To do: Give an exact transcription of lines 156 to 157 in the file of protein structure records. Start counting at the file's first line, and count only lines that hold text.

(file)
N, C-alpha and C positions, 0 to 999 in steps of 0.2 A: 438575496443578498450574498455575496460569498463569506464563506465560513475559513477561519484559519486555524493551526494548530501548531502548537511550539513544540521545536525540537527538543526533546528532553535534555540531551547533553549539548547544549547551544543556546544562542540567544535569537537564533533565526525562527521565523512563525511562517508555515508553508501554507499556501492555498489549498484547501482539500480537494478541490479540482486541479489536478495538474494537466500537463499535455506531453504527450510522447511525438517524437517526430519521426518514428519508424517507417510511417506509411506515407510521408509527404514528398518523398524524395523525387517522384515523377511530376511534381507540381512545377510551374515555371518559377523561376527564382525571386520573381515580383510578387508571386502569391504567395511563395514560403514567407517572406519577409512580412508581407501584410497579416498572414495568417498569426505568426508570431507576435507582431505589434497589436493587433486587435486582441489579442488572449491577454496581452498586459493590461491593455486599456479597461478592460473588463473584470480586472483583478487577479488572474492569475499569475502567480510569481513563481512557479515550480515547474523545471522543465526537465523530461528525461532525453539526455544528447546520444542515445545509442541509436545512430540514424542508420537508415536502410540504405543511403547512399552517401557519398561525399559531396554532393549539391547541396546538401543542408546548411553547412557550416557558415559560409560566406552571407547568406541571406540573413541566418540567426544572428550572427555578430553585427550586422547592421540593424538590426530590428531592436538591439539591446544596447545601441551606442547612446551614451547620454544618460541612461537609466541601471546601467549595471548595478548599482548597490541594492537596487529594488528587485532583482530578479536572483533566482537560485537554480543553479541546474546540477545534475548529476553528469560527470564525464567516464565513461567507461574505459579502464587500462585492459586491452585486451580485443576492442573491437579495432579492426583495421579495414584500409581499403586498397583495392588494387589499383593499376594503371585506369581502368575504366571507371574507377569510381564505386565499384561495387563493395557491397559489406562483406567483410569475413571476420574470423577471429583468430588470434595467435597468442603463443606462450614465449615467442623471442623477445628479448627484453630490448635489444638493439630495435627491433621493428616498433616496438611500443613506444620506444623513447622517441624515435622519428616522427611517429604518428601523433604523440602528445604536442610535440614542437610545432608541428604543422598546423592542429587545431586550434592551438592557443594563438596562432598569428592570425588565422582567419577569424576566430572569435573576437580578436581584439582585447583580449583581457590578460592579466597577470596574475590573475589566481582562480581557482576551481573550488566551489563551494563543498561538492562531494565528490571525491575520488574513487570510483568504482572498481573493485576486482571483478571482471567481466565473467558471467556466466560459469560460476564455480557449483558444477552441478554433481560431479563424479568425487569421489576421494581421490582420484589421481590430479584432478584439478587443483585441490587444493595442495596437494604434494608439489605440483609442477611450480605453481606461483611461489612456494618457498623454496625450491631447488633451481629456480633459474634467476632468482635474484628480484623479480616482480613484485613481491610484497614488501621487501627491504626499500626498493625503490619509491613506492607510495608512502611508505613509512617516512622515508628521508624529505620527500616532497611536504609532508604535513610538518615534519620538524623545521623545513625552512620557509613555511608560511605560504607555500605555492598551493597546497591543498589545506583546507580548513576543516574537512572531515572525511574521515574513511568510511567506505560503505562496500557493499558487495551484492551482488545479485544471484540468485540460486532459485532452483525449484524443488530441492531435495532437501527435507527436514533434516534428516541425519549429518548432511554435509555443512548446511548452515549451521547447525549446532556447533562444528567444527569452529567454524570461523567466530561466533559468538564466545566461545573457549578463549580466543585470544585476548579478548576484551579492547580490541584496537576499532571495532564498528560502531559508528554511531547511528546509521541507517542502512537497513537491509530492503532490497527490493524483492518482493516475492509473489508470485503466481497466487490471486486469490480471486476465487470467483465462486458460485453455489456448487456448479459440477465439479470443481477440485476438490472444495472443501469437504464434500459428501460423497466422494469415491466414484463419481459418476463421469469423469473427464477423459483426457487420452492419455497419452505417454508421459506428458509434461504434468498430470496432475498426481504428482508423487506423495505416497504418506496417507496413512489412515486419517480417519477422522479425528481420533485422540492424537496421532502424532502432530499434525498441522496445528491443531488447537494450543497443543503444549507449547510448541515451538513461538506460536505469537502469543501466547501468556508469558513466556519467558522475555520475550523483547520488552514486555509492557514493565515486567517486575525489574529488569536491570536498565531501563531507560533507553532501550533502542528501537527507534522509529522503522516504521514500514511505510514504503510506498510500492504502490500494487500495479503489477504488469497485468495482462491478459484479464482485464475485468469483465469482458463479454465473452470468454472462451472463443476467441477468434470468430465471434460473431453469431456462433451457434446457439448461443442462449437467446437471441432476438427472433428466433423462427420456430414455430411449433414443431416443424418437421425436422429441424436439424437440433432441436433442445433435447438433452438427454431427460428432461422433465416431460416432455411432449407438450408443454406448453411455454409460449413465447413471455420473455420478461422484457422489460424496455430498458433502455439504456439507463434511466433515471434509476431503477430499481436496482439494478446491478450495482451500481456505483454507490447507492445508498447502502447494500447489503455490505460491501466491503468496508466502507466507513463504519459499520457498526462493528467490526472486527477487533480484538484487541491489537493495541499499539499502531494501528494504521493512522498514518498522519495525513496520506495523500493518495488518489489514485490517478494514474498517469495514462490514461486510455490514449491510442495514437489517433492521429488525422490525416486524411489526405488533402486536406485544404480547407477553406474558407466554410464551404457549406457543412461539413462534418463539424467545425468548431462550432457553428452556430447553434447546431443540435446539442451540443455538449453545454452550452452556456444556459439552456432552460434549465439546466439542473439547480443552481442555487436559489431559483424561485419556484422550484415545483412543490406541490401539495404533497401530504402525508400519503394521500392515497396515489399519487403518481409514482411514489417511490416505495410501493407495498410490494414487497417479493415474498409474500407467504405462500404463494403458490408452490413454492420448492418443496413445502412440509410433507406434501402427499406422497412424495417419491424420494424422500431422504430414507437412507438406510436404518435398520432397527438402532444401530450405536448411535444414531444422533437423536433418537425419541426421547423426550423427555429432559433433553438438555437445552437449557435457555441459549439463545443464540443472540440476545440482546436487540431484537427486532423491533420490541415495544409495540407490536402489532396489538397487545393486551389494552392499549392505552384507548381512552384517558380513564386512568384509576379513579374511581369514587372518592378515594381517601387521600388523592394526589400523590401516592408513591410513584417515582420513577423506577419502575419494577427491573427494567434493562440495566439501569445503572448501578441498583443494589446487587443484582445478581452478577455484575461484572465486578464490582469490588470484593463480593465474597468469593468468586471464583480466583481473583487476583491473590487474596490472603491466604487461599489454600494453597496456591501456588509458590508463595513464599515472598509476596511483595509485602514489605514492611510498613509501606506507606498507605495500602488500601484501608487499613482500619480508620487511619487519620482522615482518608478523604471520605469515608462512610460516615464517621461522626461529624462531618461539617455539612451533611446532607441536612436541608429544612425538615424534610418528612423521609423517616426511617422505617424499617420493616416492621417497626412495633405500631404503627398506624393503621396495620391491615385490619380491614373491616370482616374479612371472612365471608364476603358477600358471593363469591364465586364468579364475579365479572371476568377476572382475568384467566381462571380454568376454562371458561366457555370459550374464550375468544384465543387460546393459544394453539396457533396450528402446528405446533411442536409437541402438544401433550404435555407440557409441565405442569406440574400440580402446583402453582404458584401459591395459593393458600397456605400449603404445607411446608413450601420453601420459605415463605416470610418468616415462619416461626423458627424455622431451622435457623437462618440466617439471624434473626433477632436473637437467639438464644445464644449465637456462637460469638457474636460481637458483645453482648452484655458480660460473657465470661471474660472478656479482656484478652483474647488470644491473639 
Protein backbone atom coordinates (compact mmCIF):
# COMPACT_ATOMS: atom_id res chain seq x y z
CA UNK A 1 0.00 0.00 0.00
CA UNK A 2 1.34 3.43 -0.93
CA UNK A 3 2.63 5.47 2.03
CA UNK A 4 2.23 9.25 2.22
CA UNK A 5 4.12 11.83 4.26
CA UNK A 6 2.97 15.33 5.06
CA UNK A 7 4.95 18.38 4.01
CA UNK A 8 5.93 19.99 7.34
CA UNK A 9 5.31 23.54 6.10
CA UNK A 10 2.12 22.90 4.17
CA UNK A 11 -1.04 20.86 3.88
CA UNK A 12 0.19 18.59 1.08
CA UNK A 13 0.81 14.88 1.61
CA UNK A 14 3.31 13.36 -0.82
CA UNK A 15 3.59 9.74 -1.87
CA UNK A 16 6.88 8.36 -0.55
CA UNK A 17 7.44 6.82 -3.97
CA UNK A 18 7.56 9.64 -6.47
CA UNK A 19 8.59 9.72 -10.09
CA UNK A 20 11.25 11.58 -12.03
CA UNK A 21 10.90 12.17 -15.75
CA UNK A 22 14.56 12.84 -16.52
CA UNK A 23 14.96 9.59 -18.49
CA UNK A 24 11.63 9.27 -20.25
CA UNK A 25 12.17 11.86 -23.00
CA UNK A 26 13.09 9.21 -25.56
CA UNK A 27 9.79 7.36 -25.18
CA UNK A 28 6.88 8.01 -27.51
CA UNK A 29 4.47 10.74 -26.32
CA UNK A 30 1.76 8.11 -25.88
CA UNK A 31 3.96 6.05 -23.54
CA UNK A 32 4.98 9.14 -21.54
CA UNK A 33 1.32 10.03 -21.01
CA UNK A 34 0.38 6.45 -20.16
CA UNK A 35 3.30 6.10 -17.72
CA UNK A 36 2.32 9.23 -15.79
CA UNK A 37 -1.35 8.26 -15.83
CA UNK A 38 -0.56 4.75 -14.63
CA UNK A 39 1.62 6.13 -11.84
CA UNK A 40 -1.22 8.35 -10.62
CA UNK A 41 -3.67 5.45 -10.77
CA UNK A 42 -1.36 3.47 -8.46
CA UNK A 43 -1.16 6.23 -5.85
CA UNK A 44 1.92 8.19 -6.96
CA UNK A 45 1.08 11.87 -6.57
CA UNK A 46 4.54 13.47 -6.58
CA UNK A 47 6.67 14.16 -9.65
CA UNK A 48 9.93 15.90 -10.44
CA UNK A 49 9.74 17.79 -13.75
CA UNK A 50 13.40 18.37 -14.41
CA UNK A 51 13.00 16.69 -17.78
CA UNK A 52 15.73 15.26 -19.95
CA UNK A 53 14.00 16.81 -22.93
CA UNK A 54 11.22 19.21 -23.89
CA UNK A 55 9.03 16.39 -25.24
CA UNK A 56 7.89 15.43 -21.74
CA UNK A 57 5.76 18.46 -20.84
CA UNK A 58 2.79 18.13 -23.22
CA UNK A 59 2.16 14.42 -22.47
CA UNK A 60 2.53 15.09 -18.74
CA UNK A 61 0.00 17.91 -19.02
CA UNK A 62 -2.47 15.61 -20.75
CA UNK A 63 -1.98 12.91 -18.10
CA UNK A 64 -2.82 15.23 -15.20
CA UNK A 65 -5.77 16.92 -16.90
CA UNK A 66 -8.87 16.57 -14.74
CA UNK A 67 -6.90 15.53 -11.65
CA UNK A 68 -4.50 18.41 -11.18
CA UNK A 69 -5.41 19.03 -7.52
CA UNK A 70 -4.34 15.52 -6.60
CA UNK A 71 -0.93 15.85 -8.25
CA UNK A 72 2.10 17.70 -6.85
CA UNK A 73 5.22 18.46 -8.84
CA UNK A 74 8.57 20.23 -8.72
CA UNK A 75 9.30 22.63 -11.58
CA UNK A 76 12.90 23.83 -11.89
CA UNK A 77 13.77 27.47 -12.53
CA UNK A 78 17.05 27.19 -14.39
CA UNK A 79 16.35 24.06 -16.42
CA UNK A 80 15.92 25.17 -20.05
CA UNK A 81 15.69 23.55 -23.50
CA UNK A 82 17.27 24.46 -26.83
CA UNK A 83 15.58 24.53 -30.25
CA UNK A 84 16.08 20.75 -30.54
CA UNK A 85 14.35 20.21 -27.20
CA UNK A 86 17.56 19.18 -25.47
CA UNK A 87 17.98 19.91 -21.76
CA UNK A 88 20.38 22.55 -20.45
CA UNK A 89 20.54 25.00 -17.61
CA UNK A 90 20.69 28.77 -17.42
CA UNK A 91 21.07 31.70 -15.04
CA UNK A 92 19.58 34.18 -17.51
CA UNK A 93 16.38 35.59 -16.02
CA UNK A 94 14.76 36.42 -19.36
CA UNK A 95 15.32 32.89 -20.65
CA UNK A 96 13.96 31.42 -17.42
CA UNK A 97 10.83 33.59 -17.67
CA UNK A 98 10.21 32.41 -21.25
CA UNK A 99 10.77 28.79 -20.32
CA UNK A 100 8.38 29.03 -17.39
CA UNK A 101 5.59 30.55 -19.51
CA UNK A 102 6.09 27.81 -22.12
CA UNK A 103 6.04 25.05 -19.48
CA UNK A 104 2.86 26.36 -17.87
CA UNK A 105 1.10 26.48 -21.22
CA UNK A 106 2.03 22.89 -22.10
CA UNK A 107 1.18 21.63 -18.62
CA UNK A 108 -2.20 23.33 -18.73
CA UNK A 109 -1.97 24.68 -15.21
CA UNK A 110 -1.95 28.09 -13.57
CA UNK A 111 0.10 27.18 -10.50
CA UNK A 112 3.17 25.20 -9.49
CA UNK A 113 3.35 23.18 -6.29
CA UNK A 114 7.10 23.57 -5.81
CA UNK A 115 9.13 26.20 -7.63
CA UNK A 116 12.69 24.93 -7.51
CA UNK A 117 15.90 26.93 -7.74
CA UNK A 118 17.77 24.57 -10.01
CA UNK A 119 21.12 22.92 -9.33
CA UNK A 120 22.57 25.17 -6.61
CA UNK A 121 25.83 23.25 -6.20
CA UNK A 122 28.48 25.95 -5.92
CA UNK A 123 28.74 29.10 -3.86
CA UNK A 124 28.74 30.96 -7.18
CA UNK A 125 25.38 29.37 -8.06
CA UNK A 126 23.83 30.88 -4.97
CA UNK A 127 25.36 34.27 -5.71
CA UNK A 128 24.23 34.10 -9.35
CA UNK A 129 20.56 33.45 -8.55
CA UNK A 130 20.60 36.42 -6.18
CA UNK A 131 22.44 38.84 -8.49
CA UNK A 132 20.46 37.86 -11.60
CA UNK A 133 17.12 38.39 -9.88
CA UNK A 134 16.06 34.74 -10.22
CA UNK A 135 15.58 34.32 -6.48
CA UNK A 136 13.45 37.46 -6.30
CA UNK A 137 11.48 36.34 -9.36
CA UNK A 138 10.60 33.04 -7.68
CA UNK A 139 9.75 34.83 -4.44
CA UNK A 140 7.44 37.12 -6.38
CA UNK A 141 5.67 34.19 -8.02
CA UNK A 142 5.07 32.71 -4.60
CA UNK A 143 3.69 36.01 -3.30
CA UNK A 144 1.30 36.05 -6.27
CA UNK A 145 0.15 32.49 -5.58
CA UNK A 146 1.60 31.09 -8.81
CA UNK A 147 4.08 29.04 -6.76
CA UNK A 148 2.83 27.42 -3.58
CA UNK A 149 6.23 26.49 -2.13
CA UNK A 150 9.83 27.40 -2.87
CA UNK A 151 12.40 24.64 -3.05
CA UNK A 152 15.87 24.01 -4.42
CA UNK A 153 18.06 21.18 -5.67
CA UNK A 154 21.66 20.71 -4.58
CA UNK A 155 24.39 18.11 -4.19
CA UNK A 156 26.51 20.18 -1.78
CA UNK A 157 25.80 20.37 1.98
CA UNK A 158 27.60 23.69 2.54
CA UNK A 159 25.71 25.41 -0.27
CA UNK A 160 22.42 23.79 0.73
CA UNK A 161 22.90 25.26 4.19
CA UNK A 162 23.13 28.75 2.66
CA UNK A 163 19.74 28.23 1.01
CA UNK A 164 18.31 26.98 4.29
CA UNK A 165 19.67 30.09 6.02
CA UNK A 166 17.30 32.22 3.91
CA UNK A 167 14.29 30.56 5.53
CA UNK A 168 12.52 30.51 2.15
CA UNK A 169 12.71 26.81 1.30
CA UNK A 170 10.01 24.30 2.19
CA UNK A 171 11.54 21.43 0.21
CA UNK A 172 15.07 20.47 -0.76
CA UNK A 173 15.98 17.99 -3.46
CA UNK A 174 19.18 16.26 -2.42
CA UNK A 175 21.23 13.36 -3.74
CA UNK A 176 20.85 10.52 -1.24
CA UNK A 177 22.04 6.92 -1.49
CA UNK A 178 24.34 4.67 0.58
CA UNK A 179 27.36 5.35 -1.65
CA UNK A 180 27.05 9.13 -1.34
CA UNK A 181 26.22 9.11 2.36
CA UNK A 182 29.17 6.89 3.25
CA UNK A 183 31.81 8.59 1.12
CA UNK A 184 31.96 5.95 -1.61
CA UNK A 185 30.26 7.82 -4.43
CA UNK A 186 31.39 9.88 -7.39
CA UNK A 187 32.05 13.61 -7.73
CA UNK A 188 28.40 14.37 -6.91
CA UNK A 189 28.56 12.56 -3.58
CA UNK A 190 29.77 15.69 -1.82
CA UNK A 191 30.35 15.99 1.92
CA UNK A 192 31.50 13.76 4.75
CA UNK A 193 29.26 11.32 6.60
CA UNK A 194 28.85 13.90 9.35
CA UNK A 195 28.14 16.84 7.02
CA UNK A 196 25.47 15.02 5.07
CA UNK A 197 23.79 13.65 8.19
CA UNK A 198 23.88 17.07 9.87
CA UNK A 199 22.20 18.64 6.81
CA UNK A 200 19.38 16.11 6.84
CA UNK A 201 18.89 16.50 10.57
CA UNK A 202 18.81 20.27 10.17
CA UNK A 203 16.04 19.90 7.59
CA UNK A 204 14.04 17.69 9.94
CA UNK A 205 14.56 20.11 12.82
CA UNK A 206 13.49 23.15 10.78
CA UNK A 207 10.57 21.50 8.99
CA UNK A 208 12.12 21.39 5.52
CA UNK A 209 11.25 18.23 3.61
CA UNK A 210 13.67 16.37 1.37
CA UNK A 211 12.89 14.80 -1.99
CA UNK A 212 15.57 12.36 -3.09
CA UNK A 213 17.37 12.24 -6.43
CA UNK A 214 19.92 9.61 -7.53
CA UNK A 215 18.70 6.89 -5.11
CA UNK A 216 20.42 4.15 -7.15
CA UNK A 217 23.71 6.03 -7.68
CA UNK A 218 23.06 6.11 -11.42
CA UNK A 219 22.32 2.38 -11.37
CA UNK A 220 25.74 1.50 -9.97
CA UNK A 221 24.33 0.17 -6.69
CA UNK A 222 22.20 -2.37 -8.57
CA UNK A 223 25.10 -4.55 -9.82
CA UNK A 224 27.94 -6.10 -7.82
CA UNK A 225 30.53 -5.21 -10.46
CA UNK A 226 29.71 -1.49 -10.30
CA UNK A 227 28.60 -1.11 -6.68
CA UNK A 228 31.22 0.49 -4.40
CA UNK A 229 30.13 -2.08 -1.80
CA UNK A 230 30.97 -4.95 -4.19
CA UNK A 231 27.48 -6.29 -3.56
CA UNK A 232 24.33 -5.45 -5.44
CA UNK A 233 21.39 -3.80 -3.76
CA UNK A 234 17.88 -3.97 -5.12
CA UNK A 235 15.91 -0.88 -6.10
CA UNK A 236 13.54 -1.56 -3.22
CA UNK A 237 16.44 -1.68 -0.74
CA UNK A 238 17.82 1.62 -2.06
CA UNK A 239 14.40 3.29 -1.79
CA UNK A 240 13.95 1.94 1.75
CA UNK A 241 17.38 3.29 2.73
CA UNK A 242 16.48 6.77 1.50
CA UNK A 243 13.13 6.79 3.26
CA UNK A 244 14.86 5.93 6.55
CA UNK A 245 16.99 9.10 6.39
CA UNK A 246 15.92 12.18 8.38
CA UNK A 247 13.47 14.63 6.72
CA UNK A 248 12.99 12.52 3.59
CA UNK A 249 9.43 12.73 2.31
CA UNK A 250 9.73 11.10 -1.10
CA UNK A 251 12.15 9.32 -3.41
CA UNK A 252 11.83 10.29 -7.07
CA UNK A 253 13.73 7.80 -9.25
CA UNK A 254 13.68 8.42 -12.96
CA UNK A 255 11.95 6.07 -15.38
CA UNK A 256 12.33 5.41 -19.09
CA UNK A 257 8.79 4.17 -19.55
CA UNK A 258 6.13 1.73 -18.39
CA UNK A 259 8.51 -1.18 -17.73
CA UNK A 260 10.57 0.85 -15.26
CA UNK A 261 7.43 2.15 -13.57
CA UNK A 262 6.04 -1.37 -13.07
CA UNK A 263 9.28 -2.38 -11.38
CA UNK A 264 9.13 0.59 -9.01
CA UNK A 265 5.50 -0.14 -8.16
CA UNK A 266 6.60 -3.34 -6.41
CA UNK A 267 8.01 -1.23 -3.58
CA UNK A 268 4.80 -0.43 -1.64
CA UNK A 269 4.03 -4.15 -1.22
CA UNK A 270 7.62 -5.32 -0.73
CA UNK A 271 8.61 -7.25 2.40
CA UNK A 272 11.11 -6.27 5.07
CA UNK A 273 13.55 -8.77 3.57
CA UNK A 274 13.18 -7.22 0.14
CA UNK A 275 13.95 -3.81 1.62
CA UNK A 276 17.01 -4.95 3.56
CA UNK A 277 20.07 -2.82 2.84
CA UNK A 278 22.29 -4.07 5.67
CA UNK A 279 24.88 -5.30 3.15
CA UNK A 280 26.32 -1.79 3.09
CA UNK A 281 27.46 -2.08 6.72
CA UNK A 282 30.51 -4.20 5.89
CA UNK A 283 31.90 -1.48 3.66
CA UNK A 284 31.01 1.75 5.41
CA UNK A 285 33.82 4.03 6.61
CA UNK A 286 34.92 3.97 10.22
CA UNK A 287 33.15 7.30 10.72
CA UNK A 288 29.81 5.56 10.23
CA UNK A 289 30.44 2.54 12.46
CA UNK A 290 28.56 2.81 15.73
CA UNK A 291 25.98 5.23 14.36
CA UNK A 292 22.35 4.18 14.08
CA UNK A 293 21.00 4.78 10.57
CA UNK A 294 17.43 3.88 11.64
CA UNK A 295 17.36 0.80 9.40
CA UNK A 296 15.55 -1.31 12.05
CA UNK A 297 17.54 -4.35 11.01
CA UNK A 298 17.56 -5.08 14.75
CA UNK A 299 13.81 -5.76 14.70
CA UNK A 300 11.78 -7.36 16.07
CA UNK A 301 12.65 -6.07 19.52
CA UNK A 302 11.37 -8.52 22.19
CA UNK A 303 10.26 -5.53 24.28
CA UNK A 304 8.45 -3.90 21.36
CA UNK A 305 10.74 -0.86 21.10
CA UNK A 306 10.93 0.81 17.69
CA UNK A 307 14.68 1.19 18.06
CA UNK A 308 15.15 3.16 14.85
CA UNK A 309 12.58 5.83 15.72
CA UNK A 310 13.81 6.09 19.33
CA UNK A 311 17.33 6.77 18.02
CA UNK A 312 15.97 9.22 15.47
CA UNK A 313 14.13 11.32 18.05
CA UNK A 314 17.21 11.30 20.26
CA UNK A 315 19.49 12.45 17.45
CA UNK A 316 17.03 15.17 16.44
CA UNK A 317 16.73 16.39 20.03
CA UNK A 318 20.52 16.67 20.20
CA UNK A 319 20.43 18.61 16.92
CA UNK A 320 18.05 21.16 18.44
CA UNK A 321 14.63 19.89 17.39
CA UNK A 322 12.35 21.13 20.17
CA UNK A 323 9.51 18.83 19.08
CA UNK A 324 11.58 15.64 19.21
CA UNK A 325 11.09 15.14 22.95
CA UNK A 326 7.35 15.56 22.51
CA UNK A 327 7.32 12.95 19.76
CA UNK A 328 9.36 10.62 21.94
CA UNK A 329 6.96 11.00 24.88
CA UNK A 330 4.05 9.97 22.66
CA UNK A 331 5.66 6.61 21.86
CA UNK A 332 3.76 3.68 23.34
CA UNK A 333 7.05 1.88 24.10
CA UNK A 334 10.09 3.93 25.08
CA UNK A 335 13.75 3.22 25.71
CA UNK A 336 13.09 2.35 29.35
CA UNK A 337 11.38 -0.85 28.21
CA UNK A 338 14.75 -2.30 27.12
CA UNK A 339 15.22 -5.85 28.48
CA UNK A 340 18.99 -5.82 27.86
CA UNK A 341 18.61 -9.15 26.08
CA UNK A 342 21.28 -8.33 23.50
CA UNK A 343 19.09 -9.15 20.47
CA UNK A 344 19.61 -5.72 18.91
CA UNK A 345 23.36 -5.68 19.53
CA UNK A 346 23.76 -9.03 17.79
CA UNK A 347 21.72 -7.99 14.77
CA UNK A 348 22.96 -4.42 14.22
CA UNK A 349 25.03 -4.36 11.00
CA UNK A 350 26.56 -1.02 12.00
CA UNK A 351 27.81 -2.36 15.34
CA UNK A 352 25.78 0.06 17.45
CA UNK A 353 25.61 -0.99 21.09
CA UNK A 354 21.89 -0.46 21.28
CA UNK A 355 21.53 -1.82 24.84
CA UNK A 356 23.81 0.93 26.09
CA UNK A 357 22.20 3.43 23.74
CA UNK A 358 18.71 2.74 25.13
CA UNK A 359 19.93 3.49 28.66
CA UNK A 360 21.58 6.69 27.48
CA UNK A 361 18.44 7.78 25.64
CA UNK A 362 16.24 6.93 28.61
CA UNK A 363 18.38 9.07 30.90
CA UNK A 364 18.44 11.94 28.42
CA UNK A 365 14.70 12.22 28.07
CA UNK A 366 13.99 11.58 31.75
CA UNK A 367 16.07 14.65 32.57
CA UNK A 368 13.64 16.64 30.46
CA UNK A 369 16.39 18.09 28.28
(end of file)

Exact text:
CA UNK A 153 18.06 21.18 -5.67
CA UNK A 154 21.66 20.71 -4.58